The BDA with Usha Goswami is campaigning to get the DfE to dilute and undermine the teaching advocated in systematic synthetic phonics (SSP) programmes and in the DfE policy paper, the Reading Framework (July
2021). “We are launching a petition calling upon the government to revise their policy on teaching systematic synthetic phonics (SSP) as the sole method to teaching reading”.
I do not recognise the position the BDA is presenting through Sharon Hodgson MP, Usha Goswami, John Stein, Sharon McMurray and in a video by Valerie Muter. These campaigners challenge the official guidance in England (provided, for example, through the English Hubs Initiative and the Reading Framework) suggesting instead that the dyslexia community needs something different.
I believe they are presenting a false narrative. I question whether they know very much about SSP and about specific DfE validated SSP programmes.
There are longitudinal studies of 11 years, with about 700 children, which demonstrate that dyslexia does not develop when children begin with a good SSP programme and when children who fall behind are identified early and given extra practice and teaching with SSP in order to keep up. Not a single child in these studies developed severe literacy difficulties. (See Grant, M (2014) ‘The effects of a systematic synthetic phonics programme on reading, writing and spelling’ , reported in the government DfE policy paper which provides guidance for schools for the teaching of early reading ‘The reading framework: teaching the foundations of literacy, July 2021’)
I challenge the assertion of these campaigners that there is ‘substantial evidence spanning 35 years which demonstrates that up to 25% of children cannot learn to read just by learning phonics including most children with dyslexia and other specific learning difficulties’. This is just not true.
Also I challenge the phrase ‘just by learning phonics’ which is used in a pejorative sense. This pejorative implication is also reflected in Valerie Muter’s video suggesting alternatives to phonics. Yet, many of these suggestions are already incorporated into some SSP programmes. The campaigners seem unaware of SSP programmes which have been shown to be effective for whole classes of children including vulnerable groups such as SEN and potentially dyslexic children.
To list just a few of Muter’s ‘alternatives to phonics’:
- Phonemic awareness which she suggests is a prerequisite to start teaching phonics. It is not. Learning to read and write letters develops phonemic awareness early and develops the phonological skills of identifying sounds in words (segmenting) and blending sounds together to read words. This is built in to good SSP programmes.
- The ‘set for variability’ described in the work of Savage is commonplace in SSP phonics teaching which uses a process called ‘tweaking’ or modifying the final pronunciation of a target word when reading/decoding. This allows for variation of accent, modifying the pronunciation of the final spoken word in order to make it a ‘real’, recognisable word in the person’s oral language.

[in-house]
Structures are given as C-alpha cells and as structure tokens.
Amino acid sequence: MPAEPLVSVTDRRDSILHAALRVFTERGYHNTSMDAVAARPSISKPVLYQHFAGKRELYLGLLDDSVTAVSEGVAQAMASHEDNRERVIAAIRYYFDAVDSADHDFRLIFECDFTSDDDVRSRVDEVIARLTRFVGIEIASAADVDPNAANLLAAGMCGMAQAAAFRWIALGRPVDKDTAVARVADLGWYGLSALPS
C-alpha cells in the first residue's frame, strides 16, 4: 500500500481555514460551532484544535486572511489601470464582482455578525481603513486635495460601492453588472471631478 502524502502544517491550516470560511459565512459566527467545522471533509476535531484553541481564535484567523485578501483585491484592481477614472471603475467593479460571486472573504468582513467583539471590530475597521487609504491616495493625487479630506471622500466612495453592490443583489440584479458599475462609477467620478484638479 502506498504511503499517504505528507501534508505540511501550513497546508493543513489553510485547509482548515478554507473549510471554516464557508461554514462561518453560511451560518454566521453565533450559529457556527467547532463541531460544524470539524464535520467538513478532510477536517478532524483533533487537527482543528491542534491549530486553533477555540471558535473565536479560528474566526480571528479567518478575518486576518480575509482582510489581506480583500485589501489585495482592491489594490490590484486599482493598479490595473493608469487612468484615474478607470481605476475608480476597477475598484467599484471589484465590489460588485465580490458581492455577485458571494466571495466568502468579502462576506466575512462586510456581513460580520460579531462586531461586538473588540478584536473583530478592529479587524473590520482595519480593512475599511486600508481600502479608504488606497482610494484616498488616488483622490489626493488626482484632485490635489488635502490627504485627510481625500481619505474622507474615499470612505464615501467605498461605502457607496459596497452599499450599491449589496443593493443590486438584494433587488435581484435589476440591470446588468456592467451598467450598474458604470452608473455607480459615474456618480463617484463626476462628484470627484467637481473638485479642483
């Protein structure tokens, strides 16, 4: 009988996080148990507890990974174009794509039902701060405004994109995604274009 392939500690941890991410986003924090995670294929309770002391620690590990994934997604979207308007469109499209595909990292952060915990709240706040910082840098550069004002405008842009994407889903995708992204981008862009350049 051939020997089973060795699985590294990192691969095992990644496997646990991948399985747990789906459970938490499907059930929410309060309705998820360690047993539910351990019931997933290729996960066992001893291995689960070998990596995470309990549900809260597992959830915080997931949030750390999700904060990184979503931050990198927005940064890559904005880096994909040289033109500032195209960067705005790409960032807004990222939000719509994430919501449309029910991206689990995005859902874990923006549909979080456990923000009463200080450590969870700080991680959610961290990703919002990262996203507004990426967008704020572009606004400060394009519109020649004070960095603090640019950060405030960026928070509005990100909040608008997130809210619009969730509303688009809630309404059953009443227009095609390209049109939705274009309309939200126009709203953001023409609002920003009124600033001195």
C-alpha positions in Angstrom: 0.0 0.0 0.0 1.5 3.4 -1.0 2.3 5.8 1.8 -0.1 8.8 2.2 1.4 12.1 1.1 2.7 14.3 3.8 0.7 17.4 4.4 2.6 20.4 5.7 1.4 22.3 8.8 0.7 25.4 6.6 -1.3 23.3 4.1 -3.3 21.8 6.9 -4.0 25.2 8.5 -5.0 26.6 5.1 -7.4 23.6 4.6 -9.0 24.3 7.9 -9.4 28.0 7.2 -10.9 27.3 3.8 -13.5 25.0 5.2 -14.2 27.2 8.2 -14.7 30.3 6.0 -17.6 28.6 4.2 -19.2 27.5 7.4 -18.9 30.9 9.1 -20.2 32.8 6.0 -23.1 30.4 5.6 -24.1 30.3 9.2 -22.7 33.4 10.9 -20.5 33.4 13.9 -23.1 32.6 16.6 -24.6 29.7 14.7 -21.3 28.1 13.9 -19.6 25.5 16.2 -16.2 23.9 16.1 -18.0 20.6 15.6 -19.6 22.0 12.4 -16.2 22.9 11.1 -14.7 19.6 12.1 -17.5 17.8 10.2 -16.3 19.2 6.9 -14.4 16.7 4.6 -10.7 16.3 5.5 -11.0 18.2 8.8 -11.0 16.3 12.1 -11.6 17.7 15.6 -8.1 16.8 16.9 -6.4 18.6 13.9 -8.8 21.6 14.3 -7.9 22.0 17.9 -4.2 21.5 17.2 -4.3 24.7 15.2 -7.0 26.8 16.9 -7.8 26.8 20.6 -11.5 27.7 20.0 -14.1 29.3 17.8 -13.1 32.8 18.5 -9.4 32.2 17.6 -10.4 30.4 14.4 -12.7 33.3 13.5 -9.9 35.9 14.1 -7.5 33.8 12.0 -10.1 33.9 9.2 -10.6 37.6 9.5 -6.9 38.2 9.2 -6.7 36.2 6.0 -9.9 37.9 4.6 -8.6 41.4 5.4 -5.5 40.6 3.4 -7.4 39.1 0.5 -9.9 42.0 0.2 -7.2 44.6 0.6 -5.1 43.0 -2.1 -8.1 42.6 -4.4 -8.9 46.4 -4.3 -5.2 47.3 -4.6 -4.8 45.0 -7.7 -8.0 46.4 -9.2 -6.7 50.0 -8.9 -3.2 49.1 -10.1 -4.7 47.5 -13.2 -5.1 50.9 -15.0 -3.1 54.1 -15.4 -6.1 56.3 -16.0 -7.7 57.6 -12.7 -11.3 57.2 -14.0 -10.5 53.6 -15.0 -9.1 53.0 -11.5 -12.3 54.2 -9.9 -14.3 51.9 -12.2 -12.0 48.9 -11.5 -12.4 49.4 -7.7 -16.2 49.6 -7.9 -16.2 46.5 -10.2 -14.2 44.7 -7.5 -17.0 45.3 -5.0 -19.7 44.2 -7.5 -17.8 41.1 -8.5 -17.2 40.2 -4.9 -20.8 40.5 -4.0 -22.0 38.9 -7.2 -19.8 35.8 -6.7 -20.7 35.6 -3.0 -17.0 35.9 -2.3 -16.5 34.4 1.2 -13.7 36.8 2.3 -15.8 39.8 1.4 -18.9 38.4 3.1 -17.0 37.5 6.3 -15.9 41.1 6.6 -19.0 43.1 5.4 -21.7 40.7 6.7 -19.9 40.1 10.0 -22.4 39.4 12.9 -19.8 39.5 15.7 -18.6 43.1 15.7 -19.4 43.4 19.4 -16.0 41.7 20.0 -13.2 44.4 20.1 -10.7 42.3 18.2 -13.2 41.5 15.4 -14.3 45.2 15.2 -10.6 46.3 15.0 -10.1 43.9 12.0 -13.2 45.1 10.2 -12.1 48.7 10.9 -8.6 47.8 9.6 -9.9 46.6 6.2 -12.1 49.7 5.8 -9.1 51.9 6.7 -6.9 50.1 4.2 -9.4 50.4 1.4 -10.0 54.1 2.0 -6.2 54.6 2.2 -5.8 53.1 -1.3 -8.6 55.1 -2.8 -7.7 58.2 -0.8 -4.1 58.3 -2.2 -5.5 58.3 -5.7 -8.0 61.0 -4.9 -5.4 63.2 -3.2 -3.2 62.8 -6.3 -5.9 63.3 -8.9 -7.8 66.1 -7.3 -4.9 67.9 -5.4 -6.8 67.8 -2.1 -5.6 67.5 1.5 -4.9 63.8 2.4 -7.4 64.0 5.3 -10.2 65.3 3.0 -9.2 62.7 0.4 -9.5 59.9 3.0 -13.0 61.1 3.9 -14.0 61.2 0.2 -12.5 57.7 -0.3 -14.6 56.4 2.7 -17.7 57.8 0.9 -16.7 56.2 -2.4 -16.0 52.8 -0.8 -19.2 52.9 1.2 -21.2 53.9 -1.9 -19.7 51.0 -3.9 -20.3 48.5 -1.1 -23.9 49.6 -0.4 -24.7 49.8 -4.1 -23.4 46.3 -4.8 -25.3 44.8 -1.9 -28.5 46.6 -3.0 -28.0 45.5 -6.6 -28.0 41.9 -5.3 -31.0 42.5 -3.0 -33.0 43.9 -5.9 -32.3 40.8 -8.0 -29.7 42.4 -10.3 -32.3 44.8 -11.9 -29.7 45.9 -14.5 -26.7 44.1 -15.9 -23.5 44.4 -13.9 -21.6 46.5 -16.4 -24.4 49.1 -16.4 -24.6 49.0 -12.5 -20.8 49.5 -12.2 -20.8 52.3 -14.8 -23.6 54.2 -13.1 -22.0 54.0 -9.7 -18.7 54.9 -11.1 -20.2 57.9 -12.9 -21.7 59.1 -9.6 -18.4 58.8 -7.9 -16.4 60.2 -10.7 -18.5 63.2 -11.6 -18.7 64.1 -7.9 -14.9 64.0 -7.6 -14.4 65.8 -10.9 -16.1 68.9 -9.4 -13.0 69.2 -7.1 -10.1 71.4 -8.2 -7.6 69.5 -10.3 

- Morphology: some SSP programme (like my own) deal with compound words (e.g. sunset) and two syllable words (e.g. velvet) from the very beginning. Some programmes go on to deal with morphological units and bring this into teaching from the early stages e.g. -ed endings for the past tense and –ing endings. They go on to deal with prefixes, suffixes and root words and give children insights into the etymology of words. They also give insights into endings such as –ian (e.g. as in magician, politician) which indicates that the word refers to a person.
- Rhyme-based instruction, onset-rime and syllables. Some SSP programmes also deal with syllables. I question the effectiveness of rhyme-based instruction and onset-rime when compared with good SSP teaching (see the paragraph on phonological awareness, rhymes and phonemes here).
I would urge people (educationalists, parents, etc.) not to sign the BDA petition calling upon the government to revise their policy on teaching SSP, as the sole method to teach reading. This would be a counterproductive step for the dyslexic community. Currently DfE policy guidance is broader and more supportive of early learning than the impression the campaigners are seeking to give. Instead I would urge all interested people to continue to support the government in their guidance for the teaching of early reading through SSP. This is evidence based and the most effective way of teaching all children to learn to read including vulnerable groups such as SEN and dyslexia.
Dr Marlynne Grant
Registered Educational Psychologist
Author of Sound Discovery® and Rapid Phonics